Chamisa, an illegitimate opposition leader

Peacemaker Zano

In politics, legitimacy is the right and acceptance of an authority, usually by a governing law or a regime and it requires one to be certified in accordance with accepted standards of that political environment.

Following the death of MDC founder, Mr Morgan Richard Tsvangirai in February 2018, there was confusion in that party as to who would take over from him. Before the unfortunate death of Tsvangirai, it was reported that he appointed Nelson Chamisa, then Kuwadzana East MDC legislator and Engineer Elias Mudzuri as additional deputies to Dr Thokozani Khupe. Had it been that the MDC constitution was to be properly followed, Tsvangirai’s long serving and congress-elected deputy leader, Dr Khupe should have taken over the baton stick from her late predecessor, Tsvangirai.

As the MDC congress drew near, Chamisa’s presidential ambitions continued to hit a brick wall. Recently, the High Court of Zimbabwe nullified his appointment as the MDC Vice president in 2016 as unconstitutional. Consequently, the High Court ruled that Chamisa is not the legitimate leader of the MDC and that their party must hold an extraordinary congress within a month using 2014 structures. The High Court’s verdict comes at a time when Chamisa is boasting of securing 13 out 13 provincial nominations as the presidential candidate ahead of its party congress scheduled for the 24 to 26 May 2019.

However, the word legitimate has been misused by most opposition elements including Chamisa. In trying to discredit President Mnangagwa’s leadership, Chamisa and allies have been maliciously claiming that President Mnangagwa is an illegitimate leader, whilst in actual fact it was him who is an unlawful leader as laid bare by Justice Edith Mushore’s judgement.

It is often argued that the establishment of electoral democracy is key to the creation of political legitimacy. Contrary to that, Chamisa who grabbed MDC leadership through the backdoor, is already proving that the seat is too hot for him. If truth be said, democracy in that opposition outfit has always been on paper and not in practise.

In the 2018 harmonised election, most of the MDC party positions were reserved for Chamisa’s preferred people, and those who were not so close to him were thrown in the political dust bin. For example, Chamisa imposed candidates in constituencies such as Glen-View North and Harare West. In Harare West constituency, Jessie Majome, decided to run as an independent candidate, after Chamisa imposed Joannah Mamombe, a political novice as that party’s candidate.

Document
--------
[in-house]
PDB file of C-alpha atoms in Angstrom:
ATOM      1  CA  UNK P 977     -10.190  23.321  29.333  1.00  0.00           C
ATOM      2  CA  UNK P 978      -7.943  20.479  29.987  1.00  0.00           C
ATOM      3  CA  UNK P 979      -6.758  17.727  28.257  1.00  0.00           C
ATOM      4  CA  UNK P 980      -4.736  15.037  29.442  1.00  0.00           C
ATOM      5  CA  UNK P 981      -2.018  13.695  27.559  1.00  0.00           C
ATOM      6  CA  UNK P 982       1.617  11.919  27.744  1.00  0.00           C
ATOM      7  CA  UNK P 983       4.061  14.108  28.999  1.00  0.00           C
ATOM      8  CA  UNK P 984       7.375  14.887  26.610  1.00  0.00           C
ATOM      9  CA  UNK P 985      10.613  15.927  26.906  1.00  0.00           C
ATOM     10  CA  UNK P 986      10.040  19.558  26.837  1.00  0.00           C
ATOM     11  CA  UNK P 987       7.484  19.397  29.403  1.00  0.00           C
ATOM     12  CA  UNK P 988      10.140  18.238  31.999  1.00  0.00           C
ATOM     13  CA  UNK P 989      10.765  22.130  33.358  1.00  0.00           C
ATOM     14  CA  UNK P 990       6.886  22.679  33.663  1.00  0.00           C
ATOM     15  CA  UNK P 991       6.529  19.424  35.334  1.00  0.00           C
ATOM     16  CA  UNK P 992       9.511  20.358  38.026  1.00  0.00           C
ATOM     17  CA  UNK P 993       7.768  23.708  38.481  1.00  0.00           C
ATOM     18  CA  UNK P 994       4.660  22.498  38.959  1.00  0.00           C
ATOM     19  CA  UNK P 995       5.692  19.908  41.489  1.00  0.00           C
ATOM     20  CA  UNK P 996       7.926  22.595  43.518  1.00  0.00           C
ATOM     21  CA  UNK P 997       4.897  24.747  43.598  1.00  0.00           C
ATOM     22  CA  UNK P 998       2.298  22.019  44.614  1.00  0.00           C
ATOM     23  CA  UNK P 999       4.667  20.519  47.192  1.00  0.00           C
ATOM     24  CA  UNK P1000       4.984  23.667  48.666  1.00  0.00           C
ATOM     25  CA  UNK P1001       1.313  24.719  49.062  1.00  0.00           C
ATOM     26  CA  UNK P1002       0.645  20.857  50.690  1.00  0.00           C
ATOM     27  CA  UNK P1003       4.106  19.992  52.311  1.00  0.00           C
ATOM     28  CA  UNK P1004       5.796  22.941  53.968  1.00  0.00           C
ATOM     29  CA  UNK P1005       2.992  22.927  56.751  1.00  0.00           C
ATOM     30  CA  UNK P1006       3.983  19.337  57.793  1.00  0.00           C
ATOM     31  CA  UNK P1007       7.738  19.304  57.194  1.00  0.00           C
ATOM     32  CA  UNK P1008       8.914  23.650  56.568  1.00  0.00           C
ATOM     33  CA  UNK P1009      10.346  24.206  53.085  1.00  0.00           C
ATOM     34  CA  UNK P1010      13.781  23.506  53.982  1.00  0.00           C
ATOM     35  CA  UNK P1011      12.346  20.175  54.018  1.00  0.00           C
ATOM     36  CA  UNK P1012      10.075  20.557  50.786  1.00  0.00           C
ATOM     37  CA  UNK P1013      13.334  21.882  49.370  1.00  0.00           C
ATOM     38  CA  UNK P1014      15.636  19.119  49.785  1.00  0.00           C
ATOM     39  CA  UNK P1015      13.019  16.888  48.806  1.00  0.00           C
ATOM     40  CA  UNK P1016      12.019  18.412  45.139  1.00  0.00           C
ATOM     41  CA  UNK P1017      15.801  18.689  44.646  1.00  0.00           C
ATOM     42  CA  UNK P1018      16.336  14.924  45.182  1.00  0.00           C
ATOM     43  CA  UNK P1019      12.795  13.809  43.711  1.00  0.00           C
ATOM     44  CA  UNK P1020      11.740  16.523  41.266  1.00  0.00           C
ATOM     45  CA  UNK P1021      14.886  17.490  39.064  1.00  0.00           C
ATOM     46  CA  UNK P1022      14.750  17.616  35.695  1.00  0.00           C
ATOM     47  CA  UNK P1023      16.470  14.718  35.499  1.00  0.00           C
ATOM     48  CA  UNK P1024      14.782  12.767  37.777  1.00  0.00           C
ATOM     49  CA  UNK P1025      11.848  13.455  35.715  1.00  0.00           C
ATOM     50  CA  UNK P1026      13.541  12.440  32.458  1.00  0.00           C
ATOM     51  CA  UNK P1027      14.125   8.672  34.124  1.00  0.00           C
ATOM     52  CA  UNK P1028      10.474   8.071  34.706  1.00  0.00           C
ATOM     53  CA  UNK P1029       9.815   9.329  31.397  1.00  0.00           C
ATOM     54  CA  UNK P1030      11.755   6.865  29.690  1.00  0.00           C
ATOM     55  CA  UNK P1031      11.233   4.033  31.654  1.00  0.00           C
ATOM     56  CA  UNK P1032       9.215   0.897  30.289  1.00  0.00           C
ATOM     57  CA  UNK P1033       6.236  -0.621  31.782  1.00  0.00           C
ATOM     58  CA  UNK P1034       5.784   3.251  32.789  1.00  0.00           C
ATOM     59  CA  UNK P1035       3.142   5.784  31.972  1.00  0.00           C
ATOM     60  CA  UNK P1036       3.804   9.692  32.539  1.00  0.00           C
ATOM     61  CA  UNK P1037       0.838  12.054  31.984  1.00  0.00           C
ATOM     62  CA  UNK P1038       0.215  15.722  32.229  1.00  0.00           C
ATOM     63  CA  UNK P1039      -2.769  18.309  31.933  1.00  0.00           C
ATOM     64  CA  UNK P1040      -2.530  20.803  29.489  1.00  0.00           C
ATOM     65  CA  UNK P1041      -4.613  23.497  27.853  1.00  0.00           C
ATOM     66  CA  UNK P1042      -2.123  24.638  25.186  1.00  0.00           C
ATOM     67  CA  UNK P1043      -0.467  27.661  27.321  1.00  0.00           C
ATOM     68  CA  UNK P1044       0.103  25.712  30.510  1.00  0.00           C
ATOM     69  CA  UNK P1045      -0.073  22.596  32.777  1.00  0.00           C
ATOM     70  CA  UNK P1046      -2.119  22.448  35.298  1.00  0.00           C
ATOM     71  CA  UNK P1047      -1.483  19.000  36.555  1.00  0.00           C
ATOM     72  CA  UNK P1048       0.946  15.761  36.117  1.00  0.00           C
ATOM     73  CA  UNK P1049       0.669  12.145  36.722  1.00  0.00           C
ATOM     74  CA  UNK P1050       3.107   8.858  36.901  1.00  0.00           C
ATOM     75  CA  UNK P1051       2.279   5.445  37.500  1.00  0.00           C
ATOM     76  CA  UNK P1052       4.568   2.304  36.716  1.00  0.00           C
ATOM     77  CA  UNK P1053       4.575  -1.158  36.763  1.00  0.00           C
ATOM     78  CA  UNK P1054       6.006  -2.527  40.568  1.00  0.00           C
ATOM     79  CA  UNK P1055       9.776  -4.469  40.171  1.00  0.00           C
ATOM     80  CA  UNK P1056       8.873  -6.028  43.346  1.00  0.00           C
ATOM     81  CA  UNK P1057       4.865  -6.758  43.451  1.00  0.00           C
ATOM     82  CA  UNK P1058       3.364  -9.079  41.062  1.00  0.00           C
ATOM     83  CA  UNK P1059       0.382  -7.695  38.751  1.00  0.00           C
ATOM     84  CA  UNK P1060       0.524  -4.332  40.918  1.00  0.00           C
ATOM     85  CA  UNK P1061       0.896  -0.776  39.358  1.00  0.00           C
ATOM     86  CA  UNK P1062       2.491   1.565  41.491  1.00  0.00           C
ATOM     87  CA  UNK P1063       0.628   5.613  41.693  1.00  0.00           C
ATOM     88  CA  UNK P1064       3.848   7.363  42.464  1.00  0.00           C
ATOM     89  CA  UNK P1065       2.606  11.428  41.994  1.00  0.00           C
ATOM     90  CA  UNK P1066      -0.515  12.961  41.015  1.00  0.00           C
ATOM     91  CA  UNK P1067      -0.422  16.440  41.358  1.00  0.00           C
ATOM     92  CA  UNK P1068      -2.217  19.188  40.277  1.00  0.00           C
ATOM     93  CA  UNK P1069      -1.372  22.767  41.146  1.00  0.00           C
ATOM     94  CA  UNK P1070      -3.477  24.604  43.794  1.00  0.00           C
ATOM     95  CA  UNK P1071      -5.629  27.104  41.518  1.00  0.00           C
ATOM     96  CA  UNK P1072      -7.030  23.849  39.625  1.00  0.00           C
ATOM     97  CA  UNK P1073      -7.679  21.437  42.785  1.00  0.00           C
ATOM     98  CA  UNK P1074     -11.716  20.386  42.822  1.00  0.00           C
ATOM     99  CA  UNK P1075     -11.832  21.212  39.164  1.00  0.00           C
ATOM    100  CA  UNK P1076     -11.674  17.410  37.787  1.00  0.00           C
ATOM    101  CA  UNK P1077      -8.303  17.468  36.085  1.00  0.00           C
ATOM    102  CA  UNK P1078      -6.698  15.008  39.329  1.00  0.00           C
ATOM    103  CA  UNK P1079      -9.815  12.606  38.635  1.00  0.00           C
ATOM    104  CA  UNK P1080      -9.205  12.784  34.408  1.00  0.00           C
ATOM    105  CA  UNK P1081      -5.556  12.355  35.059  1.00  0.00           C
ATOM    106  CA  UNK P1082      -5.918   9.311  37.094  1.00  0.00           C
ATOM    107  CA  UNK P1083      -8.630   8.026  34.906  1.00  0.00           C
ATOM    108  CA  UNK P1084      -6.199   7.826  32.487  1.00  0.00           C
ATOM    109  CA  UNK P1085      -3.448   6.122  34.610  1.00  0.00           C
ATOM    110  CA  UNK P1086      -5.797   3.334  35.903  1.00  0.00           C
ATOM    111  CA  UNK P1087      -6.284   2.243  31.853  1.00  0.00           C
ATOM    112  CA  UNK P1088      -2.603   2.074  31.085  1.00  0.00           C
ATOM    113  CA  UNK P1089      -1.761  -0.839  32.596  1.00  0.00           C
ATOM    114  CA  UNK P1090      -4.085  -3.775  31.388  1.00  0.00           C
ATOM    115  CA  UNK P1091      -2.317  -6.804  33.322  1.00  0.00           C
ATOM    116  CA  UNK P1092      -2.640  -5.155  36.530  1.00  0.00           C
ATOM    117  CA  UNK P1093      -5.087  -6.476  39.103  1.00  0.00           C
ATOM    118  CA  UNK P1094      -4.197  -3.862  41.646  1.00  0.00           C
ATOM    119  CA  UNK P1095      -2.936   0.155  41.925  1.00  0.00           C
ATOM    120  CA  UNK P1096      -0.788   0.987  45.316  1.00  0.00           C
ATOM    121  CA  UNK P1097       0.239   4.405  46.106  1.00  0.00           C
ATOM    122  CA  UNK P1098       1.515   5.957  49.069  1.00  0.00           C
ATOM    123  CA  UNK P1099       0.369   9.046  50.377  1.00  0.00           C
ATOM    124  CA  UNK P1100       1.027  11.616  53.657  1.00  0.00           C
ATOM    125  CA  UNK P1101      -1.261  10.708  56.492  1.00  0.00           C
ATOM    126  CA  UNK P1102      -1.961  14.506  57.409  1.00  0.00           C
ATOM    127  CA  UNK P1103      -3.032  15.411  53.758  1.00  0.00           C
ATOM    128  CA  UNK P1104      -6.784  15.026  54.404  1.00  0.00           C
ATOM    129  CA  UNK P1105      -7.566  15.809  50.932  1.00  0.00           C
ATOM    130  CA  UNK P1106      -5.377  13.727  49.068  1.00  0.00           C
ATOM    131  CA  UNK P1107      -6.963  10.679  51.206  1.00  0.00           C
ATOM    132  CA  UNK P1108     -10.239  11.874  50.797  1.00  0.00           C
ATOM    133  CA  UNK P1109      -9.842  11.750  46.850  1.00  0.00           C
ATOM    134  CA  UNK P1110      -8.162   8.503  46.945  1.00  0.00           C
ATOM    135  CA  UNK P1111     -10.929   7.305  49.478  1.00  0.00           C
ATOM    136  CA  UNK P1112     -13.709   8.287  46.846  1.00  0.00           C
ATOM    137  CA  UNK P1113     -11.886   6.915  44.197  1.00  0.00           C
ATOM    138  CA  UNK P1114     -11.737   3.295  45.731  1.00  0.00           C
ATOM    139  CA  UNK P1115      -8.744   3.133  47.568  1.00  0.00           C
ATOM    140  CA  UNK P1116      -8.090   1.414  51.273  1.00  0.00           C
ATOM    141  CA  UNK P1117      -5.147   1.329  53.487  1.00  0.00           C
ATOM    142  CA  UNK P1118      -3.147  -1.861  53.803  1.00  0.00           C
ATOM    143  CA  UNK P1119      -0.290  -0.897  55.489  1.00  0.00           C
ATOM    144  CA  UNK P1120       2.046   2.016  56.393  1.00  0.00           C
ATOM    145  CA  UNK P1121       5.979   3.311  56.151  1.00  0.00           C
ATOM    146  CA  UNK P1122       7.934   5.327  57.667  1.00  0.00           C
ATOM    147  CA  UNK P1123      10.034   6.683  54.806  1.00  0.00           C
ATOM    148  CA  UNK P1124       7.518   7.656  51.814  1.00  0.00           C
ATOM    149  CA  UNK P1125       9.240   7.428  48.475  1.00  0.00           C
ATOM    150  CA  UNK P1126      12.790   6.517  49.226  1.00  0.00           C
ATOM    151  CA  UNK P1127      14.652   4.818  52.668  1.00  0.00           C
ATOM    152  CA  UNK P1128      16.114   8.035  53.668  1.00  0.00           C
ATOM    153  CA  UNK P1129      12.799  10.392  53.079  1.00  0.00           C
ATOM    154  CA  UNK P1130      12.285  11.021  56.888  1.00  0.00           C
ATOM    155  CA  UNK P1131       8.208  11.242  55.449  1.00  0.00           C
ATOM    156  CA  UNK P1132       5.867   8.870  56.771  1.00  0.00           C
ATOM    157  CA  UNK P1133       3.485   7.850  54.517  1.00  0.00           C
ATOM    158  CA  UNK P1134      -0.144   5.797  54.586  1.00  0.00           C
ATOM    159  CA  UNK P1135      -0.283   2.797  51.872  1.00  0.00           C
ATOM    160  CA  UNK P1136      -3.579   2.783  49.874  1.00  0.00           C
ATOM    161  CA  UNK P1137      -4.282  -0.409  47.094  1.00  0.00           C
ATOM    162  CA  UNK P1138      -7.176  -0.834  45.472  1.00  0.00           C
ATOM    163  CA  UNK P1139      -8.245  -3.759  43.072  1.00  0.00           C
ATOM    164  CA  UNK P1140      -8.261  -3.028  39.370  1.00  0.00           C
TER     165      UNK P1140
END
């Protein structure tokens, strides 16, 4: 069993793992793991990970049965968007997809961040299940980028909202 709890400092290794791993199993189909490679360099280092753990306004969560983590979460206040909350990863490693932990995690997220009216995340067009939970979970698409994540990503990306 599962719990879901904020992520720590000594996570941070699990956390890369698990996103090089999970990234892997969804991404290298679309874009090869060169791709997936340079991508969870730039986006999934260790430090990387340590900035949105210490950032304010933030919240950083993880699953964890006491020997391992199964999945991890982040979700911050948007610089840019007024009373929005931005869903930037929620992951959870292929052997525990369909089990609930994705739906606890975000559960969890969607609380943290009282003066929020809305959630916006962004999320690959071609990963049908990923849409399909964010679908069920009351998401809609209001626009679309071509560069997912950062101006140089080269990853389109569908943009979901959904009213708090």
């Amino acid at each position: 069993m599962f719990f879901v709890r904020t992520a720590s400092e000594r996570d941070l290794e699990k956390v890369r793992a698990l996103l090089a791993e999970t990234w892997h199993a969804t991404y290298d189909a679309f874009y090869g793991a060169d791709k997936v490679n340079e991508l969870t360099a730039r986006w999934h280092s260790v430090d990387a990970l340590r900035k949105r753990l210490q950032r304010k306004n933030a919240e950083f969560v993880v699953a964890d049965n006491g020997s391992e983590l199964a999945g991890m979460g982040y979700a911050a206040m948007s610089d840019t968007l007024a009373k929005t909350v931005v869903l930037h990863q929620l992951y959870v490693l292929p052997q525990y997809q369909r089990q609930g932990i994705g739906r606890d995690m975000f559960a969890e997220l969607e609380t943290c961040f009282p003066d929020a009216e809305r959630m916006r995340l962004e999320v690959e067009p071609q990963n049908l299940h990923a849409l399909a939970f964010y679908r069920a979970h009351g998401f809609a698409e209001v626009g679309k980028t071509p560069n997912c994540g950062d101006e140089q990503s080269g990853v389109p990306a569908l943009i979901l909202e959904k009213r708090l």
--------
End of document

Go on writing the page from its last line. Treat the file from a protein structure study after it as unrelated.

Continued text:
So, when Chamisa took over from Tsvangirai, democracy was overshadowed by his illegitimate leadership. Chamisa used his dictatorial tendencies to ignore that party’s constitution. For instance, in the former Yugoslavia, political legitimacy broke down not because ethnic groups realized they would become permanent minorities but because the new Croatian state violated citizens' rights in the exercise of power.  Just like in MDC, legitimacy turns out to be created, maintained and at some point destroyed at the expense of   their party supporters. Many times, Chamisa knowingly violates that party’s constitution to suit his political ambitions.

 It’s an open secret that Chamisa created his own legitimacy as the leader of MDC, as this follows an application by Gokwe district organising secretary Elias Mashavire challenging his lawfulness. Illegitimate leadership can impede the functioning of a certain political party and other political parties in the same political field. Chamisa’s MDC has been a nuisance to other political parties. When President Mnangagwa called for a national dialogue of political parties, other political party leaders are attending with the exclusion of Chamisa. That alone depicted that Chamisa never wanted to associate with other political parties in national building programmes. In fact, what Chamisa wants is, to soil all the progress being done by Government and other parties that are promoting national development by pushing his “jecha narrative”.    

The true colours of an illegitimate leader can be noticed through lack of merit, ability, fairness, appropriateness and political party instability. Following the death of Tsvangirai, MDC officials have been through a lot of disputes and misunderstandings as a result of poor leadership practices by a self-imposed leader, Chamisa. Apparently, there are wrangles within MDC officials pertaining to the issue of deputy presidents. Reports have it that, Mudzuri is blocking the ascendancy of Tendai Biti and Welshman Ncube to the positions of deputy presidents claiming that their party structures should reject Biti and Ncube as they once left MDC, and formed their own political parties.

It is also imperative to note that illegitimate leadership can affect the feelings and behaviours of leaders and their supporters. Leaders, like Chamisa, who have issues of illegitimacy surrounding them, are often reluctant to act upon their undeserved leadership due to fears that doing so could jeopardize their position of power. However, such acts normally results in failed political activities. Had it been that Chamisa was a legitimate leader; his legislators could have occupied more than half seats in the National Assembly during the 2018 harmonised elections.